Figure D

Drag the new field to the Rows list.
Drag the new field to the Rows list.

Next, move the new row to the bottom of the PivotTable as follows:

1. Click inside the PivotTable and click the contextual Design tab.

2. In the Layout group, click the Subtotals dropdown.

3. Select Show All Subtotals At Bottom of Group.

Doing so will move the subtotal rows to the bottom of their groups. As you can see in Figure E, it also displays the new grand total row based on the GrandTotal column at the bottom of the PivotTable.

Figure E

The Grand Total row is now at the bottom of the PivotTable and displays Grand Total. Excel seems to know that this is a grand total and not a subtotal.
The Grand Total row is now at the bottom of the PivotTable and displays Grand Total. Excel seems to know that this is a grand total and not a subtotal.

This next step seems counterproductive, but remove the new row at the bottom of the PivotTable:

1. Select and then right-click the Grand Total row, the last row in the PivotTable.

2. Choose Remove Grand Total from the resulting submenu.

3. Select the row above and replace (blank) with Grand.

As you can see in Figure F, the row is gone, and the row that was above now displays Grand Total.

Figure F

Remove the new Grand Total row at the bottom of the PivotTable.
Remove the new Grand Total row at the bottom of the PivotTable.

If you’re feeling a tad lost, don’t worry, because we’re almost done. We’ve managed to display a new subtotal at the bottom of the PivotTable but Excel knows that the amount calculations are grand totals and not subtotals.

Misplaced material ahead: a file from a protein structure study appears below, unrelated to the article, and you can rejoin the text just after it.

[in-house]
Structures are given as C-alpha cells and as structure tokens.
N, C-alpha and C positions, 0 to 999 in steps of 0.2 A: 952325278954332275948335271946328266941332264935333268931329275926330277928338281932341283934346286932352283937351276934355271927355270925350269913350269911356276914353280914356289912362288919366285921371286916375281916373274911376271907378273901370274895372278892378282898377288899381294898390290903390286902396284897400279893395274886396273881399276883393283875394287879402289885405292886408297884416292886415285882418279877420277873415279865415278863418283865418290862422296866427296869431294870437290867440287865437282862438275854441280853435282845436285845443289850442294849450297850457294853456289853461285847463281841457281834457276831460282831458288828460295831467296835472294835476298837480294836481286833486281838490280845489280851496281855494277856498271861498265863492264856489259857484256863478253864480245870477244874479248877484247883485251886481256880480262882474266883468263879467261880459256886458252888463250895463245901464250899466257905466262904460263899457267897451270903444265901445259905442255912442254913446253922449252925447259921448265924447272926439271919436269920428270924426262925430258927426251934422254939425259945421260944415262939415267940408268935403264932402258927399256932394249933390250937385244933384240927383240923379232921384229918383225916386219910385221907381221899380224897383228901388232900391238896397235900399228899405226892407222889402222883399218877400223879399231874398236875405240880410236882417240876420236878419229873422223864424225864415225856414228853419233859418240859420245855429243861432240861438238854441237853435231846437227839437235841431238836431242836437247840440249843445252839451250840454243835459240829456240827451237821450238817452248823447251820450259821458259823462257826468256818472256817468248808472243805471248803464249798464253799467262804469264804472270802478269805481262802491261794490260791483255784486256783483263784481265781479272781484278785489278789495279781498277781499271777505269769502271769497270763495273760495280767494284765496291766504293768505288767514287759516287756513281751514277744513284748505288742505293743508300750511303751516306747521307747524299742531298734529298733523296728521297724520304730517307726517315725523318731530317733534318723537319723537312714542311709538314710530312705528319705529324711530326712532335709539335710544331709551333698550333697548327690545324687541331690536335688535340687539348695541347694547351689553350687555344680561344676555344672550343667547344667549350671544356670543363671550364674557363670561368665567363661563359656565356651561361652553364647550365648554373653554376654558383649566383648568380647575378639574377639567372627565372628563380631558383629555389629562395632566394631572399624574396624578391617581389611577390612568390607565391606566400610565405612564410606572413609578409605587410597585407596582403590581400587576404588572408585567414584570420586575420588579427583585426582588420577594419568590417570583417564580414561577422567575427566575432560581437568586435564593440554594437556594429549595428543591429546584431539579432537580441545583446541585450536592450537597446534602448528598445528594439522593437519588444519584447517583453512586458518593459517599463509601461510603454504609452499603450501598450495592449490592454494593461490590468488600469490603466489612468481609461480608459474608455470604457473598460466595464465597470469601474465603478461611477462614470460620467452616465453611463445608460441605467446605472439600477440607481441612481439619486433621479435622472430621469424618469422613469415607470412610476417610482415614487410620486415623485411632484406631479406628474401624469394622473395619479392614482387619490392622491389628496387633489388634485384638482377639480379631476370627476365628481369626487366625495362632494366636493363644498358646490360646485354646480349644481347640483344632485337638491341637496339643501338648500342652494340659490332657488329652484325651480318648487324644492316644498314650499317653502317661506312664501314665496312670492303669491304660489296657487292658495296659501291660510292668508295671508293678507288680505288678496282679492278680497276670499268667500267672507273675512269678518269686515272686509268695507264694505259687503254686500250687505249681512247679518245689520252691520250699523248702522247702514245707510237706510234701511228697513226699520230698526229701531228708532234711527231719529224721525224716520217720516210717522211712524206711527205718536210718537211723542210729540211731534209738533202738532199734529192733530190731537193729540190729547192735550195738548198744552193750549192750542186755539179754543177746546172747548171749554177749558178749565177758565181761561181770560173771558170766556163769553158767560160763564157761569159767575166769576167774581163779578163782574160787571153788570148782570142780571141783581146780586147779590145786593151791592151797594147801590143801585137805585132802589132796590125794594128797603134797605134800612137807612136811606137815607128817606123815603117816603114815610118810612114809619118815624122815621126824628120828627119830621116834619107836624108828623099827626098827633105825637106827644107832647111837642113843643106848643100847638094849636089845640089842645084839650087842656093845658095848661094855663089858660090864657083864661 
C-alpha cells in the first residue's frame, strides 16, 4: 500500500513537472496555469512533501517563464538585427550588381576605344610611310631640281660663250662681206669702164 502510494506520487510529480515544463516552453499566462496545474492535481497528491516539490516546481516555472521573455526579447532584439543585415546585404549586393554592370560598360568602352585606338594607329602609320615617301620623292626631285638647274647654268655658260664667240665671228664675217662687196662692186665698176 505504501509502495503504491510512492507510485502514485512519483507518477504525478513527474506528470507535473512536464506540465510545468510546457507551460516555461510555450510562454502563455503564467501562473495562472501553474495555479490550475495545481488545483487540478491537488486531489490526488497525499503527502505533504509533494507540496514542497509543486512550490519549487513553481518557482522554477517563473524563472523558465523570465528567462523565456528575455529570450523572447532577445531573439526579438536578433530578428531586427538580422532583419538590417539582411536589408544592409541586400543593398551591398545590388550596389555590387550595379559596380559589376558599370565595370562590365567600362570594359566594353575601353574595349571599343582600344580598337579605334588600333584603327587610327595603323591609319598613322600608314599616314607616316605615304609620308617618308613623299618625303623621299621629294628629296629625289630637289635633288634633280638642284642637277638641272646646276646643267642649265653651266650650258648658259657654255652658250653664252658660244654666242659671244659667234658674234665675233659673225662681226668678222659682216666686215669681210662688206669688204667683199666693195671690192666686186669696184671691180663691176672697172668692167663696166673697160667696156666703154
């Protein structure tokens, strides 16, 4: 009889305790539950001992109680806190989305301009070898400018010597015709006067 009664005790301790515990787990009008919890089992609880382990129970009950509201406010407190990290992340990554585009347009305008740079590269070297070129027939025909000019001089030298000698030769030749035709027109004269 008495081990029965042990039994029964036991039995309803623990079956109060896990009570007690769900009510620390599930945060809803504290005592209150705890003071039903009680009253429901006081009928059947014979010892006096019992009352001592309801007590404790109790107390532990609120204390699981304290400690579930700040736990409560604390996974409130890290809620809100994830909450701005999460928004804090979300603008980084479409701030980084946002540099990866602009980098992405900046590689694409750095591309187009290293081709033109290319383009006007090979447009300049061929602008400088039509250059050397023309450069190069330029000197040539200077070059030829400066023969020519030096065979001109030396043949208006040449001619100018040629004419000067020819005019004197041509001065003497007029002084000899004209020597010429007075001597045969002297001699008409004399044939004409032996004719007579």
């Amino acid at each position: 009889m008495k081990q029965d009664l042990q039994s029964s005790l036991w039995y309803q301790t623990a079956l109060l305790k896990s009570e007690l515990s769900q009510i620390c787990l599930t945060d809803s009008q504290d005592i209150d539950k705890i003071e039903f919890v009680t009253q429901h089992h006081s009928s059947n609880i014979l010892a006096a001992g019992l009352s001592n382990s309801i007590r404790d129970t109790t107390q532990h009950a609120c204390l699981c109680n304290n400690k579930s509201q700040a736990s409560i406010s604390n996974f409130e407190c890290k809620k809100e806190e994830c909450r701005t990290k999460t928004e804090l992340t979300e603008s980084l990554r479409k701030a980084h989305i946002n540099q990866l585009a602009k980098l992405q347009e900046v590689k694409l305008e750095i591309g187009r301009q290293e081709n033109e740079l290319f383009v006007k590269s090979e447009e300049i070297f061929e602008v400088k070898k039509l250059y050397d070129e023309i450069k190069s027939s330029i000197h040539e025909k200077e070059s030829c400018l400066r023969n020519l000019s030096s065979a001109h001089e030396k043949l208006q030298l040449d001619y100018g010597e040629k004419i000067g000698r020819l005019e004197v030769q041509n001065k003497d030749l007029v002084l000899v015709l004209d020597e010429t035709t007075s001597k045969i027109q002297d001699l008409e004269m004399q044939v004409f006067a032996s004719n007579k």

Now we’re ready to add the multiple grand total rows as follows:

1. Right-click the Grand Total cell at the bottom of the PivotTable.

2. Choose Field Settings.

3. In the resulting dialog, click Custom.

4. In the Select One Or More Functions list, click Sum, Average and Max (Figure G).

Figure G

Select the functions you want to see at the bottom of the PivotTable.
Select the functions you want to see at the bottom of the PivotTable.

5. Click OK to see the new grand totaling rows at the bottom of the PivotTable.

As you can see in Figure H, the PivotTable has three grand total rows at the bottom. And remarkably, they calculate grand totals instead of subtotals.

Figure H

Add grand total rows to the bottom of the PivotTable.
Add grand total rows to the bottom of the PivotTable.

At this point, you might want to replace the (blank) text in the grand total rows. To do so, go back to the top of the PivotTable and select the cell that displays (blank) and replace it with a space character. You can’t leave it empty. The cell will appear blank and the PivotTable will no longer display (blank) in the grand total rows. Figure I shows the new grand total text, sans (blank) and the Currency format in the amount field.

Figure I

The finished PivotTable has three grand total rows instead of only one.
The finished PivotTable has three grand total rows instead of only one.

This solution is a bit convoluted and not one that most users would just stumble across by accident. Despite the many steps, it does work.